The river crossing and encounter with the wolves is not in the book; however, it is one of the most dramatic sequences in the movie and left me wondering how in the world the filmmakers were able to pull it off. For those who are interested in that sort of thing, the extended edition DVD has a short documentary that covers all of the elements that went into creating that scene.
In the same way that the opening sequences of the movie took three sentences and fleshed them out, the battle that is given only a few paragraphs in the book is transformed into a breathtaking display of visual and other special effects. My favorite parts of the battle scenes are the rock bombing by the eagles and anything that involves the centaurs. Most of the noticeable additions in the extended version of the movie happen in the battle. Very little is changed or enhanced by the additions, but there are a few "whoa!" moments.
Thankfully, the DVD set is not just about the extended versions. There are so many extras included in this package that it seems unfair to think of them as simply being a few treats thrown in to entice buyers to purchase yet another edition of the movie. In addition to the actors' and director's commentaries, the first disc includes bloopers and some behind-the-scenes antics of the actors. With the exception to the effects enhancements and added scenes, the first two discs are nearly identical to the special collector's edition released last spring; discs three and four are entirely new content. The special features on the final three discs are as follows:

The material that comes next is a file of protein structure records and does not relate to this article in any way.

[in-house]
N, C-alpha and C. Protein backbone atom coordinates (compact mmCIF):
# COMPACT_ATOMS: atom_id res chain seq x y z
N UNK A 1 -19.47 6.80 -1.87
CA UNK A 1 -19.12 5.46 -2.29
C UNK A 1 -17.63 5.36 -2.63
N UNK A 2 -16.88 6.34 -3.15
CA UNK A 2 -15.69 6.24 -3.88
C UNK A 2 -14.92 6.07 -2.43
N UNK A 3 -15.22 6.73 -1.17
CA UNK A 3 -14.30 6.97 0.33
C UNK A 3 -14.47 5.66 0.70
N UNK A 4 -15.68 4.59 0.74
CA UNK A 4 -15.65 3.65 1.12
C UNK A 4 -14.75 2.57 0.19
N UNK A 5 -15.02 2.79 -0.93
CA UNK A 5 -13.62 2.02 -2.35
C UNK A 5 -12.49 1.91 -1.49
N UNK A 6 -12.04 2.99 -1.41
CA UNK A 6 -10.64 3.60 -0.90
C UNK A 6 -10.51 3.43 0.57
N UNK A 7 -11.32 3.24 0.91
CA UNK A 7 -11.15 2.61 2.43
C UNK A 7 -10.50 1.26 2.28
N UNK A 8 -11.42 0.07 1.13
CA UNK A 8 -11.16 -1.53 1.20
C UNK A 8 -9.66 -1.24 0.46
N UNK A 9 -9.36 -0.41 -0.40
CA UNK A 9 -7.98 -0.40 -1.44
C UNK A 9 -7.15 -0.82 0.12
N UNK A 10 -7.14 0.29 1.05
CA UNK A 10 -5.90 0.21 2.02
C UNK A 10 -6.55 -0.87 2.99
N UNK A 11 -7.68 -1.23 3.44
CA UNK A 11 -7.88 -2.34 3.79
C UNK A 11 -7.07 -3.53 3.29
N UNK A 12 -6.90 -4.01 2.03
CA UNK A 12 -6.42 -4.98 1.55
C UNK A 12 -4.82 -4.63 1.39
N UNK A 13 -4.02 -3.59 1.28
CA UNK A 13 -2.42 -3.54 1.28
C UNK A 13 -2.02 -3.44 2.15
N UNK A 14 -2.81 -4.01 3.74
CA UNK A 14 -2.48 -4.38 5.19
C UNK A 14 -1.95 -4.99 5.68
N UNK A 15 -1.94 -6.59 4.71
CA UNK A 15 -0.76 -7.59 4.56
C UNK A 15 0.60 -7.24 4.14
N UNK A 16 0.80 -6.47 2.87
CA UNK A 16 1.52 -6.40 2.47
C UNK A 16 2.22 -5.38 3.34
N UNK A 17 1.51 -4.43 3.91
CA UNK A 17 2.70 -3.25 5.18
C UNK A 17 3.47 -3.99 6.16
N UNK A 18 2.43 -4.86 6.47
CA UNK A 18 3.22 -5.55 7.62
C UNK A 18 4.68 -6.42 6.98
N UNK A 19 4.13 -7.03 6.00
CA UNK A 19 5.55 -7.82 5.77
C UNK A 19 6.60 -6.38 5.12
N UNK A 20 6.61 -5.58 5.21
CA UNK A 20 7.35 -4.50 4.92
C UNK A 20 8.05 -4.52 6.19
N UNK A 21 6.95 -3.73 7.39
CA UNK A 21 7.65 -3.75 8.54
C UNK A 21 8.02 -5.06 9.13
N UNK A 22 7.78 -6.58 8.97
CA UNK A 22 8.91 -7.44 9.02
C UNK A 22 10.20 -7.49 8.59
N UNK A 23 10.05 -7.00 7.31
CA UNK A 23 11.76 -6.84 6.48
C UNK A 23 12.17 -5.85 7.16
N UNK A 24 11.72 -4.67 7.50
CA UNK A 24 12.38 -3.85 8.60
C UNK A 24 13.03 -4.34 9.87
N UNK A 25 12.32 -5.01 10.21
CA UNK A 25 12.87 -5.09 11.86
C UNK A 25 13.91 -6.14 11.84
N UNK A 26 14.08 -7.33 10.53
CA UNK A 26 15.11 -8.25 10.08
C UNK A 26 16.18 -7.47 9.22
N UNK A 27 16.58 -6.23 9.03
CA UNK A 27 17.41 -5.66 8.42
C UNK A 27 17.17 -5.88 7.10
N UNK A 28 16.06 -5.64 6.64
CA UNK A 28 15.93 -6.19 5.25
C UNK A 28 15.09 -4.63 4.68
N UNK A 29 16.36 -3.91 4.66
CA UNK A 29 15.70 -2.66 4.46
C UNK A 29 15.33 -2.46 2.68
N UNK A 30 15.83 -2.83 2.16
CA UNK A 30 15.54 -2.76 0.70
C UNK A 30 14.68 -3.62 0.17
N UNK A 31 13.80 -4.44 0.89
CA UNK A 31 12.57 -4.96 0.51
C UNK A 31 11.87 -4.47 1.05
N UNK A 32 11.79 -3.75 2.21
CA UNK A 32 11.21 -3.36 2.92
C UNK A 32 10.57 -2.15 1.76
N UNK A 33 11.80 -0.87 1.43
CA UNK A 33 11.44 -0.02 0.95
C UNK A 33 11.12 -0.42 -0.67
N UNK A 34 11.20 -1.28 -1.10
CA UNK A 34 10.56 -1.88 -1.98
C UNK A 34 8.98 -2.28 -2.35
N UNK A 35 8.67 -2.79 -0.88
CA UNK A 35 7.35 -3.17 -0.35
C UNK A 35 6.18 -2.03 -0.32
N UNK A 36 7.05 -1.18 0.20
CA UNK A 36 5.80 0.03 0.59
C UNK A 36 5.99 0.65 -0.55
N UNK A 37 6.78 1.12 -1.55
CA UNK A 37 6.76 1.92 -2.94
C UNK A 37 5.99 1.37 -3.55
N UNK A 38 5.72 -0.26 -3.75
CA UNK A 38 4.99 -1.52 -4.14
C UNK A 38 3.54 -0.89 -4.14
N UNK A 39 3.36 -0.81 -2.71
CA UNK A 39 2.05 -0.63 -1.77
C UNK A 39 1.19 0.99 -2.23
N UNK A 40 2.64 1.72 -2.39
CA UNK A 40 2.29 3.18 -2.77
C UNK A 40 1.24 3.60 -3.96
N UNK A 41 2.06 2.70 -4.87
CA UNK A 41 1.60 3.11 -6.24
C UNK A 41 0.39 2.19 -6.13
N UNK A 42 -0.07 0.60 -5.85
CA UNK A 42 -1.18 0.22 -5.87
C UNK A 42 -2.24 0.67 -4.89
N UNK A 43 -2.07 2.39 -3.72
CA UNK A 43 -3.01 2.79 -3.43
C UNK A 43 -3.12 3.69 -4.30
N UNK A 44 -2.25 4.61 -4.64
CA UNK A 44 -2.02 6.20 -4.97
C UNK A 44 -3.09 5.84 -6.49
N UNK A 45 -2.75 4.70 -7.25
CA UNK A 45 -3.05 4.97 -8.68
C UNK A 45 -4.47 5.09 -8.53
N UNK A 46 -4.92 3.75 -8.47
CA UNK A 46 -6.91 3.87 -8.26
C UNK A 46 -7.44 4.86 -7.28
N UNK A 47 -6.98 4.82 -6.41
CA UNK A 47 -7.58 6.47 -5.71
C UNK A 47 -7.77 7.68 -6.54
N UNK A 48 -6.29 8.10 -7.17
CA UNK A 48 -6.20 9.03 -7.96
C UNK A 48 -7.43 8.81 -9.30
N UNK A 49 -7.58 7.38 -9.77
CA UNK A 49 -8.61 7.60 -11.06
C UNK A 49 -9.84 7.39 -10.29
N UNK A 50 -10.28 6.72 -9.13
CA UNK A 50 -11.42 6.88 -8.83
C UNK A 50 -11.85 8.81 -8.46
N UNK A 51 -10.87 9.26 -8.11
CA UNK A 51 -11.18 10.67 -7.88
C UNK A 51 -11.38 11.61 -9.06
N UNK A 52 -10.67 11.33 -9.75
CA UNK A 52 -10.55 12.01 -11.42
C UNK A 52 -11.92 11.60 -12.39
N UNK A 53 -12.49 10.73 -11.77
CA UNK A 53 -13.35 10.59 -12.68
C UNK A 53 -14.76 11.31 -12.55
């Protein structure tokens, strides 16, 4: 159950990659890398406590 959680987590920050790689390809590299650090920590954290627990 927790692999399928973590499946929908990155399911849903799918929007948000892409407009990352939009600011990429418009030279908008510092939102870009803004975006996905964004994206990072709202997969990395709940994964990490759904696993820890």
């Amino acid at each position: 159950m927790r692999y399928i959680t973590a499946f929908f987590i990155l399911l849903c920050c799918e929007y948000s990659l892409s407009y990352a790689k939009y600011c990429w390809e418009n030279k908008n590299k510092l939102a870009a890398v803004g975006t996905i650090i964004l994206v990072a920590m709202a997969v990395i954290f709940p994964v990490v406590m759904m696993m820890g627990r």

- Creating Narnia: "Chronicle of a Director" and "The Children's Magical Journey"
- Evolution of an Epic: "Anatomy of the Scene: The Melting River," "Cinematic Storytellers," "C.S. Lewis: From One Man's Mind," and "Creating Creatures"
- Creatures, Lands & Legends: "Creatures of the World," "Explore Narnia (3D Map)," and "Legends in Time"
- "C.S. Lewis – The Dreamer of Narnia" — a feature-length film about the author
- "Visualizing The Lion, The Witch and The Wardrobe: The Complete Production Experience"
- "Art of Narnia Gallery"
"Anatomy of a Scene: Behind the Battle"
There is an overwhelming volume of content in this extended edition; so much so that my initial seven hour marathon viewing session covered only the first two discs, including bypassing the audio commentaries. If the extras are any indication, the other two discs will be equally informative and worth watching.
The Chronicles Of Narnia: The Lion, The Witch And The Wardrobe Four-Disc Extended Edition is available for only a short period of time, it will not be sold after January 31st. The price tag may seem a bit high ($34.99 list) for one movie, but it really is more than just a single film, and is definitely an essential item for fans and collectors.